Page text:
The Health Benefits of Spirulina

Is It a Superfood?

green smoothies
Spirulina is an ingredient in green smoothies. Sharon Lapkin/Moment Open/Getty Images

Spirulina is a type of blue-green algae said to treat a variety of health conditions and promote weight loss. However, few human studies have actually explored spirulina's health benefits, and there is insufficient evidence to show that it helps with weight loss.

Spirulina contains a number of nutrients, including B-complex vitamins, beta-carotene, and vitamin E. High in protein (it's often used as a vegan source of protein), spirulina also contains antioxidants, minerals, chlorophyll, and phycocyanobilin.

Spirulina is often sold in powder form, but it's also available in capsules, tablets, and other natural products (including juices). The powder is often added to green smoothies.

Uses for Spirulina

Spirulina proponents claim that the benefits of spirulina include treatment and/or prevention of the following health problems: attention deficit hyperactivity disorder, cancer, fatigue, high cholesterol, high triglycerides, and viral infections.

Purported spirulina benefits also include weight loss and stimulation of the immune system.

Health Benefits of Spirulina

To date, few human studies have explored spirulina's health benefits. However, test-tube studies and animal-based research suggest that spirulina may help with the following conditions:

1) Allergies

Spirulina holds some promise in the treatment of allergic rhinitis (nasal allergies), according to a research review published in 2009. Indeed, a previously published study of patients with allergic rhinitis found several benefits for spirulina consumption (including improvement in symptoms like nasal discharge, sneezing, congestion, and itching).

Related: Natural Remedies For Allergies

2) Diabetes

In a 2008 study involving 37 people with type 2 diabetes, researchers found that those assigned to 12 weeks of spirulina supplementation experienced a significant reduction in blood-fat levels. Spirulina benefits also included a decrease in inflammation and, for some patients, a decrease in blood pressure and cholesterol.

Related: Natural Treatments For Diabetes

3) High Cholesterol

According to a small study published in Journal of Medical Case Reports, spirulina may lower cholesterol in people with non-alcoholic fatty liver disease. For the study, people with non-alcoholic fatty liver disease were treated with 4.5 grams of spirulina daily for three months. At the end of the treatment period, researchers found that the patients experienced a decrease in cholesterol levels.

4) Oral Cancer

Spirulina may offer some protection against oral cancer, according to one small study of tobacco chewers with precancerous oral lesions. For 12 months, study members took either a daily dose of spirulina or a placebo. By the study's end, the lesions cleared up in 20 of the 44 participants who'd consumed spirulina (compared to three of the 43 participants who'd been assigned to the placebo group).

5) Weight Loss

Despite widespread marketing claims that spirulina can suppress appetite, there is insufficient evidence to show that spirulina can boost weight loss.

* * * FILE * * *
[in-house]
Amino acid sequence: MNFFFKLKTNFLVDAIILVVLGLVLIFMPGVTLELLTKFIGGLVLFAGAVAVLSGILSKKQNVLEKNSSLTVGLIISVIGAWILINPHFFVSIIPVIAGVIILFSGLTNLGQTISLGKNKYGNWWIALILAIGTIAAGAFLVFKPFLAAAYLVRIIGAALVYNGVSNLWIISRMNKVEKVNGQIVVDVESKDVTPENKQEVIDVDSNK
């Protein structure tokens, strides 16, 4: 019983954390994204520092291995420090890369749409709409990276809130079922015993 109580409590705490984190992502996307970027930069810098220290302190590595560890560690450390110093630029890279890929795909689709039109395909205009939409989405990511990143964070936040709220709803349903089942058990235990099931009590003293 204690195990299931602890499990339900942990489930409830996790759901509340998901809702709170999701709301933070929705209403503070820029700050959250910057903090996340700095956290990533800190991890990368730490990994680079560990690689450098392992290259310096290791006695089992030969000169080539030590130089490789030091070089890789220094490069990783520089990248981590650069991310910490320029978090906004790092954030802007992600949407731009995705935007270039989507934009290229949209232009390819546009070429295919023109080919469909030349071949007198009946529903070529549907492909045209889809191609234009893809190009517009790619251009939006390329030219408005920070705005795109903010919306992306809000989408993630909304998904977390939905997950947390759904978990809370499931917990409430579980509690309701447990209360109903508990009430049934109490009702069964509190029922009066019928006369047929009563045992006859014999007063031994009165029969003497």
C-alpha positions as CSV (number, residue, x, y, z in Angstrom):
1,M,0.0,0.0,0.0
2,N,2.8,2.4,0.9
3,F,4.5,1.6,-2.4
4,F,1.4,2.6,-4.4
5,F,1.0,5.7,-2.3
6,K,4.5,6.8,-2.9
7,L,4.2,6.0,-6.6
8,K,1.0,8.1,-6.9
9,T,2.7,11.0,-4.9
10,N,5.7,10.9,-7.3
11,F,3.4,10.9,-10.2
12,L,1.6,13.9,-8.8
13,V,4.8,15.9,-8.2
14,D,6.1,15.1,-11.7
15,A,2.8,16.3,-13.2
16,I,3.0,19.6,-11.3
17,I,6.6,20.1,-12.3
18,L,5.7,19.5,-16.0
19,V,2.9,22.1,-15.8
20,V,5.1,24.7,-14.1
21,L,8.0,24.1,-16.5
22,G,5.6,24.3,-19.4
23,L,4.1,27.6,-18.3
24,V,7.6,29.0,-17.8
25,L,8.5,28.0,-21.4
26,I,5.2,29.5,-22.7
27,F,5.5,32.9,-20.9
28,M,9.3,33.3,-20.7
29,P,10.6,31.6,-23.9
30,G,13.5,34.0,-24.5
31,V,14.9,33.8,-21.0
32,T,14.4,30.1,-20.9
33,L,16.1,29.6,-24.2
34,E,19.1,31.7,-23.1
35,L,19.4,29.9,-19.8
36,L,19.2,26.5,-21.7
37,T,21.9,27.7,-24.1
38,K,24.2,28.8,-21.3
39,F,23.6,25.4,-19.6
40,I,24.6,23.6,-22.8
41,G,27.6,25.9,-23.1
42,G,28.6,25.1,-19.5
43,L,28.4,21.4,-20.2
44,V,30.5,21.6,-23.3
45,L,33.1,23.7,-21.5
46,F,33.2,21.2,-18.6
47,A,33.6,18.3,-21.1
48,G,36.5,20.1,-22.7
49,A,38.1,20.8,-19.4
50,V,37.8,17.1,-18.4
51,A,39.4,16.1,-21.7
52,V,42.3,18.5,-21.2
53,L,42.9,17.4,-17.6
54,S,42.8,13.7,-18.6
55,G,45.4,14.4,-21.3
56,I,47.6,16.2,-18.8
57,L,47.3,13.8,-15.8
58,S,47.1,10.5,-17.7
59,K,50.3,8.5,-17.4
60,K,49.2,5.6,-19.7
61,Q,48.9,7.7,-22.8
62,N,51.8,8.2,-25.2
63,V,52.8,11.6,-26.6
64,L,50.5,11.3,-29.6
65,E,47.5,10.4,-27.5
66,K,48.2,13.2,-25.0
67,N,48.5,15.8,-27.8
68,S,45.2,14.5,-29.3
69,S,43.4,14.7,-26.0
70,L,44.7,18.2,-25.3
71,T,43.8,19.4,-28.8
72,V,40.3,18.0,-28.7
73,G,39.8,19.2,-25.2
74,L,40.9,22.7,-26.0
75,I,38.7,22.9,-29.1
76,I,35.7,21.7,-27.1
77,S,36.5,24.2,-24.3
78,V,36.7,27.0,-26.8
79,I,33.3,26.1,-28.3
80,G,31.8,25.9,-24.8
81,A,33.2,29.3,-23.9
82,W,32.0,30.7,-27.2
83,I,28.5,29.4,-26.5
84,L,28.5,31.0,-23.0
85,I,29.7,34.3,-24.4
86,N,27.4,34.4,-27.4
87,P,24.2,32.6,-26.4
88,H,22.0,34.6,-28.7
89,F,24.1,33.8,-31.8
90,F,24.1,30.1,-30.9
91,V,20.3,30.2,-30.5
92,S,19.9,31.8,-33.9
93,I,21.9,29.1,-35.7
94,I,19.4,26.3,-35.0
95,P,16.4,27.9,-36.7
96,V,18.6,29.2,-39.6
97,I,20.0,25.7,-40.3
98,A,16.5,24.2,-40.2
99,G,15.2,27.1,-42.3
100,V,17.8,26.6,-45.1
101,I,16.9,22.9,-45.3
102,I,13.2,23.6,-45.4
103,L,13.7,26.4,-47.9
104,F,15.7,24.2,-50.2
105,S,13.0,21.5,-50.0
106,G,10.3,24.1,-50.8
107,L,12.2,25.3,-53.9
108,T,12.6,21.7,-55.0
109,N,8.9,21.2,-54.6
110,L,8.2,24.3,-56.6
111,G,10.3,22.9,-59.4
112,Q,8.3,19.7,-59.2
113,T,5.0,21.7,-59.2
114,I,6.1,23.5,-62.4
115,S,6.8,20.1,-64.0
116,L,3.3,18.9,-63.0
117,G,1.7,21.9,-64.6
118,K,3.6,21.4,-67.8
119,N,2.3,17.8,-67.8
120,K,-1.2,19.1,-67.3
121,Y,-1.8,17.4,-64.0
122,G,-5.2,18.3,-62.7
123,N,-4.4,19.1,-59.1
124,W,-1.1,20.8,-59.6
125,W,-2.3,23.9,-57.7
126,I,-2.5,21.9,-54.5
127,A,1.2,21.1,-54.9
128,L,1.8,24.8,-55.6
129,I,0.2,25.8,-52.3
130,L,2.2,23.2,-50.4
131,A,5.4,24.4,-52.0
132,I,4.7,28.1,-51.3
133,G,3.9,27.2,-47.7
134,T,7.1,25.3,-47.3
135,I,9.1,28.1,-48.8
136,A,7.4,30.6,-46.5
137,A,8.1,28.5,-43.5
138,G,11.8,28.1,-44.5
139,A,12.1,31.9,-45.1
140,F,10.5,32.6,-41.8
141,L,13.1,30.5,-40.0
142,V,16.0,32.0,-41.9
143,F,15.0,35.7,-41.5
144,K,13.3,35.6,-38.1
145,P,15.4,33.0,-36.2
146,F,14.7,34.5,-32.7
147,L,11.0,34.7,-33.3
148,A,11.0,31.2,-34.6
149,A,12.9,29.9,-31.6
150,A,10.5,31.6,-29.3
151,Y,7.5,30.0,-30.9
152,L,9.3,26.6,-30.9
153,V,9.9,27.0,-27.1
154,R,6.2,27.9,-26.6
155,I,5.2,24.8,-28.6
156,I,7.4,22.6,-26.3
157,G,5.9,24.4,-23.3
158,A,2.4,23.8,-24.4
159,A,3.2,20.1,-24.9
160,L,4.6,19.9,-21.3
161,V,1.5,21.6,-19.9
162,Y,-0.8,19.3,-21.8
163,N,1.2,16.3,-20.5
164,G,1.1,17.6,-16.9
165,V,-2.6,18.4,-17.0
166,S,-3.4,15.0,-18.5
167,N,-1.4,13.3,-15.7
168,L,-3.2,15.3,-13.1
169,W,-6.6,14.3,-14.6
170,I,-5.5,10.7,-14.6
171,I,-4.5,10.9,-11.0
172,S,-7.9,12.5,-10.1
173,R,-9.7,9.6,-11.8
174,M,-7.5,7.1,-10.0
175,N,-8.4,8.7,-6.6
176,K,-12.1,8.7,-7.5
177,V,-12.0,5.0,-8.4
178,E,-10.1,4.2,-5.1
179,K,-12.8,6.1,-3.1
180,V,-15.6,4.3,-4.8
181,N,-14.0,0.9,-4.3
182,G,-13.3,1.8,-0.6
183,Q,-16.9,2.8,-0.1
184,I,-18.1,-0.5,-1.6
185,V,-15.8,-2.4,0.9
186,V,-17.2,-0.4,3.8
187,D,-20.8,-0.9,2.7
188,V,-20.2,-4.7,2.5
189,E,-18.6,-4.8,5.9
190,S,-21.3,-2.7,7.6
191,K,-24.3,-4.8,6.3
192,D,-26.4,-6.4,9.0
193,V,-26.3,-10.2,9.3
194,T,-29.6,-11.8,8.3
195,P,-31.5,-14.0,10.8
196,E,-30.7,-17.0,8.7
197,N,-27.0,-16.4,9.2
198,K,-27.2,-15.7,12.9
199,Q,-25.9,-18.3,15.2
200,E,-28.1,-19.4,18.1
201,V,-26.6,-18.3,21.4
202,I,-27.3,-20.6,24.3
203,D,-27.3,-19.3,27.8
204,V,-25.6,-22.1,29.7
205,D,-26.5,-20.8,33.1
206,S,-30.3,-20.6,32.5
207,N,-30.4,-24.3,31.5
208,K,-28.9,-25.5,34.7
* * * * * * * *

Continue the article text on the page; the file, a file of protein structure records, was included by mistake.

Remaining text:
Related: Natural Remedies For Weight Loss 

Side Effects

Although few adverse effects are associated with use of spirulina, consuming spirulina may cause headache, allergic reactions, muscle pain, sweating, and insomnia in some cases.

Given the lack of science behind spirulina's benefits, anyone considering the use of spirulina in treatment of a health condition should make sure to consult his/her physician before taking a spirulina supplement. As with all supplements, it's also important to consult your health-care provider before using spirulina in combination with other medications and/ or supplements.

Learn more about supplement safety.


Cingi C, Conk-Dalay M, Cakli H, Bal C. "The effects of spirulina on allergic rhinitis." Eur Arch Otorhinolaryngol. 2008 265(10):1219-23.

Ferreira-Hermosillo A1, Torres-Duran PV, Juarez-Oropeza MA. Hepatoprotective effects of Spirulina maxima in patients with non-alcoholic fatty liver disease: a case series. J Med Case Rep. 2010 Apr 7;4:103. doi: 10.1186/1752-1947-4-103.

Lee EH, Park JE, Choi YJ, Huh KB, Kim WY. "A randomized study to establish the effects of spirulina in type 2 diabetes mellitus patients." Nutr Res Pract. 2008 2(4):295-300.

Man LX. "Complementary and alternative medicine for allergic rhinitis." Curr Opin Otolaryngol Head Neck Surg. 2009 17(3):226-31.

Mathew B, Sankaranarayanan R, Nair PP, Varghese C, Somanathan T, Amma BP, Amma NS, Nair MK. "Evaluation of chemoprevention of oral cancer with Spirulina fusiformis." Nutr Cancer. 1995;24(2):197-202.

Disclaimer: The information contained on this site is intended for educational purposes only and is not a substitute for advice, diagnosis or treatment by a licensed physician. It is not meant to cover all possible precautions, drug interactions, circumstances or adverse effects. You should seek prompt medical care for any health issues and consult your doctor before using alternative medicine or making a change to your regimen.

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